We seem to have hit a rough patch for celebrity deaths this past week: Farrah Fawcett, Michael Jackson, and just yesterday, pitchman Billy Mays. The demise of Michael Jackson in particular captured worldwide interest and led to all sorts of tributes and memorials, from BET to the cover of every major newspaper.
As is now the case with any breaking story with such magnitude of human interest, online usage spiked as people sought to learn what happened as it happened: for a short while, Twitter actually shut down and Google returned error messages for searches related to “Michael Jackson,” assuming that the volume of inquiries indicated some sort of automated attack on its servers. For one hour last Thursday night, over one of every five tweets referenced Michael Jackson.
The interval between when TMZ announced his death and when more reputable outlets followed suit will provide fodder for journalists to debate for years; what caught my attention–courtesy of our ever aware planner Lance Hill–was the corresponding rumor that Jeff Goldblum had also died. Oddly, Mr. Goldblum seems to be a more modern version of Abe Vigoda: rumors of his death first popped up ten years ago. If you check the chart at left, courtesy of the Twitter trend monitoring service Twist, both Goldblum and Harrison Ford shared temporary obituaries late last week. The ever-useful rumor-quashing site Snopes reports that these rumors originate via an automated prank; some ‘comedy’ websites encourage you to enter a celebrity’s name into a ‘fake news generator’ and then spread the story–similar rumors spreada few years ago about both Tom Cruise and Tom Hanks. And apparently these fake story generators favor Hollywood deaths that involve the ‘victim’ falling off a mountain during a location shoot in New Zealand. Go figure…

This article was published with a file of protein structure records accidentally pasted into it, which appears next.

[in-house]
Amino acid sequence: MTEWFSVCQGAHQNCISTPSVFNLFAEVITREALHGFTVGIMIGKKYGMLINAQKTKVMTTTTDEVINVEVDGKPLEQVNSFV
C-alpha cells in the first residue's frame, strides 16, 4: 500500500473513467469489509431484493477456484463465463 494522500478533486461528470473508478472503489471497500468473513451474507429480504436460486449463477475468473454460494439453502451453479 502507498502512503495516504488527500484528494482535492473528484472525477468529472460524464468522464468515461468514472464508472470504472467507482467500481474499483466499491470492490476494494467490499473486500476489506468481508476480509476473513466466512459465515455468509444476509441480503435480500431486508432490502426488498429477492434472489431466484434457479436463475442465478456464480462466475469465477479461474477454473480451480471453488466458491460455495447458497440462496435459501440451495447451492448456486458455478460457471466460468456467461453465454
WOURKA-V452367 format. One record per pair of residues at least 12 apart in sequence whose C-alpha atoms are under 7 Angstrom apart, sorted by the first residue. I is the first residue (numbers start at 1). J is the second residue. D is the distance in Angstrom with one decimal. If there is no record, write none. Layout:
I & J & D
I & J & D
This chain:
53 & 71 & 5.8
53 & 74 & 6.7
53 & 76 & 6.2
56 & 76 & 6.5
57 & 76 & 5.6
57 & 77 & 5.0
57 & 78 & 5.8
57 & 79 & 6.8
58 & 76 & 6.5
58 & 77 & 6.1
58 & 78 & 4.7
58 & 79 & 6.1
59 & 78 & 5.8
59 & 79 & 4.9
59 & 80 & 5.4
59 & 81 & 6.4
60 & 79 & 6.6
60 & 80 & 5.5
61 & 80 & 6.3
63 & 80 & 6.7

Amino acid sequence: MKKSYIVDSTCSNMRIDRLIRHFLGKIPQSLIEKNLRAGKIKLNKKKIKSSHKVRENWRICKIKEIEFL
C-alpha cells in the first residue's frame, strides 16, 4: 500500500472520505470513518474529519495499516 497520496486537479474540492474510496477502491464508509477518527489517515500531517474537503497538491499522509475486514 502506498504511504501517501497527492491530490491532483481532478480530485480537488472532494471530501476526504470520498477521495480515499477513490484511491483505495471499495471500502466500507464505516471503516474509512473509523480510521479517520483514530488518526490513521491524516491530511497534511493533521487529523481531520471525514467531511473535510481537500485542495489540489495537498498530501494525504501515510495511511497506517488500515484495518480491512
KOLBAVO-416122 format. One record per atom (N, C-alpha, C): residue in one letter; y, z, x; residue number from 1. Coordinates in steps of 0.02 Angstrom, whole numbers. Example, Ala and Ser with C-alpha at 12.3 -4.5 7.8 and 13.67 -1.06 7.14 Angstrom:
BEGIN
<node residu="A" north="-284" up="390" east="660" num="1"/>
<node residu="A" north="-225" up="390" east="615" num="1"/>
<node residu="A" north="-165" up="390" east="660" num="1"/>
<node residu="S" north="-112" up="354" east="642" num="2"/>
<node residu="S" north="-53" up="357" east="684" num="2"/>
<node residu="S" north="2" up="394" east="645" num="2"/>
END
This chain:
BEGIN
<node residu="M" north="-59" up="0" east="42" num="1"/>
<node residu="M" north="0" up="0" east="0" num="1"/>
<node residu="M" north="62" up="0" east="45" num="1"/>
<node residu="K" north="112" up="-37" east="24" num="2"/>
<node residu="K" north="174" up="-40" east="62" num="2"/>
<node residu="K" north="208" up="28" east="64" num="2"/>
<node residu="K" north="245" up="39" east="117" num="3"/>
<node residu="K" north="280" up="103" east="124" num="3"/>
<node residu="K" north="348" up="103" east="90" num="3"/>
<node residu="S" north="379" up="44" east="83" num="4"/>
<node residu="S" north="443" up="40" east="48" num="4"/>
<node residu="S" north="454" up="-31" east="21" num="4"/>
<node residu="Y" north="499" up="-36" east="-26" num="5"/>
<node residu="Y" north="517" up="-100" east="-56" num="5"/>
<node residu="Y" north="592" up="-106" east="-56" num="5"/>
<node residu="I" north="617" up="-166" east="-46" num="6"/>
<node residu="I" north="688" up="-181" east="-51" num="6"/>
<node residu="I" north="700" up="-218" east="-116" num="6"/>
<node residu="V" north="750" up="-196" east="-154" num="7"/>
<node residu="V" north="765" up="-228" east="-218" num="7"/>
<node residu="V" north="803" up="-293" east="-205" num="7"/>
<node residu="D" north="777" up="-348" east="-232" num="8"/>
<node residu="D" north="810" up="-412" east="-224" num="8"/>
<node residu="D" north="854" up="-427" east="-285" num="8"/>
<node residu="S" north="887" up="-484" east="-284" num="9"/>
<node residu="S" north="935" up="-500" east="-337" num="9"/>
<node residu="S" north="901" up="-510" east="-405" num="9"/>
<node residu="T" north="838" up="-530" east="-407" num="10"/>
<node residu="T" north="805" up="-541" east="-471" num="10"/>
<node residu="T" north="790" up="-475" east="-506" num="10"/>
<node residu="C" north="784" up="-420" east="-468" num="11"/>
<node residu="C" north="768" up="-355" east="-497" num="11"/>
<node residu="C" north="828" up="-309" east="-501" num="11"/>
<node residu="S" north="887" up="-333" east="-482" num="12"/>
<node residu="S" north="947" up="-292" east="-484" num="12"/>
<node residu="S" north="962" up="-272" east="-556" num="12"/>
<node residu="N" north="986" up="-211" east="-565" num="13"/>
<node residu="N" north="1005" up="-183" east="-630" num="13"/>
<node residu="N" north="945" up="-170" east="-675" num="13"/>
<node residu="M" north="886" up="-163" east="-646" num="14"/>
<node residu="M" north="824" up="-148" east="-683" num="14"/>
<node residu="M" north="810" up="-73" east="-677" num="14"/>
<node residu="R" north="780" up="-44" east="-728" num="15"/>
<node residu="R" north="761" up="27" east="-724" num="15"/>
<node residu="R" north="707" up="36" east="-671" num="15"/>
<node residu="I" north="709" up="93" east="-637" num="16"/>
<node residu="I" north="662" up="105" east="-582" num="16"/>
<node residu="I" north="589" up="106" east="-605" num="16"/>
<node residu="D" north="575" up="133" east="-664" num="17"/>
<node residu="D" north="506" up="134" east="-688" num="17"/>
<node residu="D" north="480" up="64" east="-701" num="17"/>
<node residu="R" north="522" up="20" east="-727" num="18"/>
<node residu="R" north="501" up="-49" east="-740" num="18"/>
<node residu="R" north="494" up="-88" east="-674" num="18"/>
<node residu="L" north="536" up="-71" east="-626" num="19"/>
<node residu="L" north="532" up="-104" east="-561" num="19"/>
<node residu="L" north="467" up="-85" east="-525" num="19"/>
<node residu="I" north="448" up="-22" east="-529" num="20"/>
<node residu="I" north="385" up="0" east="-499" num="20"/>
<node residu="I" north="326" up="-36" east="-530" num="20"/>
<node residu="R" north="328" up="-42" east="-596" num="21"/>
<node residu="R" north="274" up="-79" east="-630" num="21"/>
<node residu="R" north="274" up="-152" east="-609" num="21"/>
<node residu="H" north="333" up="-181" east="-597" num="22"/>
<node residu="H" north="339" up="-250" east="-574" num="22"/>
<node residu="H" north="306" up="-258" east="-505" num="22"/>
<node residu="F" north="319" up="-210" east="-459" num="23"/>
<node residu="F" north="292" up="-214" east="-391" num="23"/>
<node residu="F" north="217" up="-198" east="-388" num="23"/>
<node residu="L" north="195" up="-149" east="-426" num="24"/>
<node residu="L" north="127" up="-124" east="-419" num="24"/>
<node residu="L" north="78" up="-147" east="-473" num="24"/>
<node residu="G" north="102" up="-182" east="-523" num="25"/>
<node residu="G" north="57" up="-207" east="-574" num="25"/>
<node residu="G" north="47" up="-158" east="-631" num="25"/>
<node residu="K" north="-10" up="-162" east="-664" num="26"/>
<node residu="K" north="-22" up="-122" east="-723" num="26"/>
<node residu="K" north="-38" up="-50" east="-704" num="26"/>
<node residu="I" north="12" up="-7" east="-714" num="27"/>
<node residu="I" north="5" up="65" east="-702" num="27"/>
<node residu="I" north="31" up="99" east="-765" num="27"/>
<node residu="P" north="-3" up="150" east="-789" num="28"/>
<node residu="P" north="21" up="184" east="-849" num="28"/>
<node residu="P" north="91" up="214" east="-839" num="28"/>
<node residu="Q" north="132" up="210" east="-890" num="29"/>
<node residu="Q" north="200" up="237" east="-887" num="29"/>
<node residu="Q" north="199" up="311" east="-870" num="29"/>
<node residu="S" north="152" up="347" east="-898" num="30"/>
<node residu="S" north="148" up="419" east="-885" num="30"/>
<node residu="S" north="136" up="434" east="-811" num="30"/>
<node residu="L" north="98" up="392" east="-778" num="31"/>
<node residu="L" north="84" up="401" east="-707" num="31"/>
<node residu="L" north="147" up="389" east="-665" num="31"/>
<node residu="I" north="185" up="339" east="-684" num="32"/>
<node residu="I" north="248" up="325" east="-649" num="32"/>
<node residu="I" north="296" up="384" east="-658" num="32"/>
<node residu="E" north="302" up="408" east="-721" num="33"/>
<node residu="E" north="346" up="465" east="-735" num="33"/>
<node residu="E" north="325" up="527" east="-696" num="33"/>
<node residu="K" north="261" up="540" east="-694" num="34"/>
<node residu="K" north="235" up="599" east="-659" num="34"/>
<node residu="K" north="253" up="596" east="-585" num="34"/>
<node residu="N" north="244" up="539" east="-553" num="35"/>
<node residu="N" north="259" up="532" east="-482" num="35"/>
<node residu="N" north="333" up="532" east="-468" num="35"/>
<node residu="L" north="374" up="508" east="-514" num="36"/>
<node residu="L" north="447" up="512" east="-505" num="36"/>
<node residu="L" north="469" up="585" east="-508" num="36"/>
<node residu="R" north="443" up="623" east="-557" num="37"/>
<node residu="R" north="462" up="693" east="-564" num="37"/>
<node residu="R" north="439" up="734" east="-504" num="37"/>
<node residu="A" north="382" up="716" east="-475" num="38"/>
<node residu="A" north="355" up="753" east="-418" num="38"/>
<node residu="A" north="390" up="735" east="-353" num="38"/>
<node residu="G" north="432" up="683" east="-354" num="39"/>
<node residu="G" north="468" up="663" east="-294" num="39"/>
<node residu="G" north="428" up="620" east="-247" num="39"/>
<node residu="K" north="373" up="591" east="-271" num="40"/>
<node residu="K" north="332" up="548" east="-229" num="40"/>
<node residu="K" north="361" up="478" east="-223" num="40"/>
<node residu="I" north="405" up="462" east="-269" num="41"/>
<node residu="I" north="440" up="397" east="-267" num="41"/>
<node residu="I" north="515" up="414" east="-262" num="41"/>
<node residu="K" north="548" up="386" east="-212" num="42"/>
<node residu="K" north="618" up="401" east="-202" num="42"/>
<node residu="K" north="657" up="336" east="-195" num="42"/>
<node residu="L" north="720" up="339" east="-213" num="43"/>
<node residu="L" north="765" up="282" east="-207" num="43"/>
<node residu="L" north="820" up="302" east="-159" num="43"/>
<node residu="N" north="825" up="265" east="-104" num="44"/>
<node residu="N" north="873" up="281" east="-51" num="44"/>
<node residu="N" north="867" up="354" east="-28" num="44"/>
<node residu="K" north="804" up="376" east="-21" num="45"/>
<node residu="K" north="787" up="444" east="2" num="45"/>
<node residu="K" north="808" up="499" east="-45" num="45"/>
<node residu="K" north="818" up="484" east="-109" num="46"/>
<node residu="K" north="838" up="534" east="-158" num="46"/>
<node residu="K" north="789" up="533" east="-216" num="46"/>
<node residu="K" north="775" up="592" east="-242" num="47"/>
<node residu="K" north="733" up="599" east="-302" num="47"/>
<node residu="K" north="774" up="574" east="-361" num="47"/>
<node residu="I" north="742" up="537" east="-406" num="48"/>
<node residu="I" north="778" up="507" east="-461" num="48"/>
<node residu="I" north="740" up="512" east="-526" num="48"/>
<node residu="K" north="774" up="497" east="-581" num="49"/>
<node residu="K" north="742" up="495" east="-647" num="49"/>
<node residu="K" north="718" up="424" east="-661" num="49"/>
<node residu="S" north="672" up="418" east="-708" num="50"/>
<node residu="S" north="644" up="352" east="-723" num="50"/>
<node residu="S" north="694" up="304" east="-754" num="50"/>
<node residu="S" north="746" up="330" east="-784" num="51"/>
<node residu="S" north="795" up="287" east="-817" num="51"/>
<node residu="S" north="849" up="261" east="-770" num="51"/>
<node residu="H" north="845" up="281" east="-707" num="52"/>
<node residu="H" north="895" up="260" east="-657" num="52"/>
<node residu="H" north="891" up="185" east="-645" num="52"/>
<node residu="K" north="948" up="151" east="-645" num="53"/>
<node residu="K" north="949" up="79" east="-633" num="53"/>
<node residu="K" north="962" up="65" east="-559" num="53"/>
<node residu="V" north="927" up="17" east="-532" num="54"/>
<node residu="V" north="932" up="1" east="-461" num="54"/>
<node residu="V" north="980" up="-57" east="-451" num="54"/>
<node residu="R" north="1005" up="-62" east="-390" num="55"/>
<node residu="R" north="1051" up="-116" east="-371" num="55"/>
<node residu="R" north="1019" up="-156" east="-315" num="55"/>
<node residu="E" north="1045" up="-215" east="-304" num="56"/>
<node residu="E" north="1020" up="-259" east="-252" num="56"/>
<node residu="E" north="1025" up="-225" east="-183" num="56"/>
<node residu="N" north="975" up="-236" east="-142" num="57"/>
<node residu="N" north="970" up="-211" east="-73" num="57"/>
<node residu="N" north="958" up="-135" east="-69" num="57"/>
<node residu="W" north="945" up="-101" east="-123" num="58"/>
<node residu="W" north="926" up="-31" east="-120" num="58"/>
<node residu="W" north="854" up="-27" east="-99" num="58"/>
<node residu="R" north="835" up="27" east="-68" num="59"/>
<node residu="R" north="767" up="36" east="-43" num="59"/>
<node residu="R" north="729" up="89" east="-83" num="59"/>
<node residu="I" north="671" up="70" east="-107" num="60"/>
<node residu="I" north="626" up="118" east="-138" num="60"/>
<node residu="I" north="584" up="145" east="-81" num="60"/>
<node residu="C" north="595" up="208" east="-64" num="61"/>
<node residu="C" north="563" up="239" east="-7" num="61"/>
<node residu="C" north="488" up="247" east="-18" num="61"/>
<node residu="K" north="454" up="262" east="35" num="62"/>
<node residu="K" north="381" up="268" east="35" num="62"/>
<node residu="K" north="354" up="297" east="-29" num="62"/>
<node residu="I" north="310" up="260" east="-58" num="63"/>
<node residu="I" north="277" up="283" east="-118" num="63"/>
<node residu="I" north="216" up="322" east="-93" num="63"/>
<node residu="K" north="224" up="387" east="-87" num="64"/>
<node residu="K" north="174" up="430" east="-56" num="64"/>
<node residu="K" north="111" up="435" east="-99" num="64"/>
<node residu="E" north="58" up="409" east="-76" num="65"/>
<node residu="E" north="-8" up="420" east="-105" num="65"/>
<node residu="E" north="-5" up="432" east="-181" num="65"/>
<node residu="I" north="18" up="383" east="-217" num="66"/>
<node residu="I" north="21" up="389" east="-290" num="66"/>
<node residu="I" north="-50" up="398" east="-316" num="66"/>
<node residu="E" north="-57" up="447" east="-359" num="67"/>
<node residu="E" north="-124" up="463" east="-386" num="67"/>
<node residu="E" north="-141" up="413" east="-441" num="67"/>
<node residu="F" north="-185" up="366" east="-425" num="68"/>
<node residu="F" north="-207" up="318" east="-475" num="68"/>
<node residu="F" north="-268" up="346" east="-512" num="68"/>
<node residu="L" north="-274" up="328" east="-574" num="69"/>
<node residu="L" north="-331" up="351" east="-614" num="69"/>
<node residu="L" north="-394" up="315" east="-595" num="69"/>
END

Social Media provide untold value–not only to enable us to connect more frequently in our time-starved culture, but also to provide a first person outlet for critical news as it breaks. The recent coverage of the massive post-election protests on the streets of Iran would have been far less-comprehensive without the first-person details passed along via Twitter. But as author and social media commentator Clay Shirky points out, having this vast distribution network accessible to everyone makes it all but impossible to define what constitutes a ‘journalist’ anymore. Further, without being bound to the principles–and legal ramifications–of traditional journalism, false stories spread much further, much faster. On the upside, ‘wiki’ principles hold true in these case as well; the majority of social media users want to know the truth and will quickly rise up to correct erroneous stories as they find them.
It takes a village indeed. And online, that village is very, very large. And loud. And occasionally wrong. But inevitably corrected.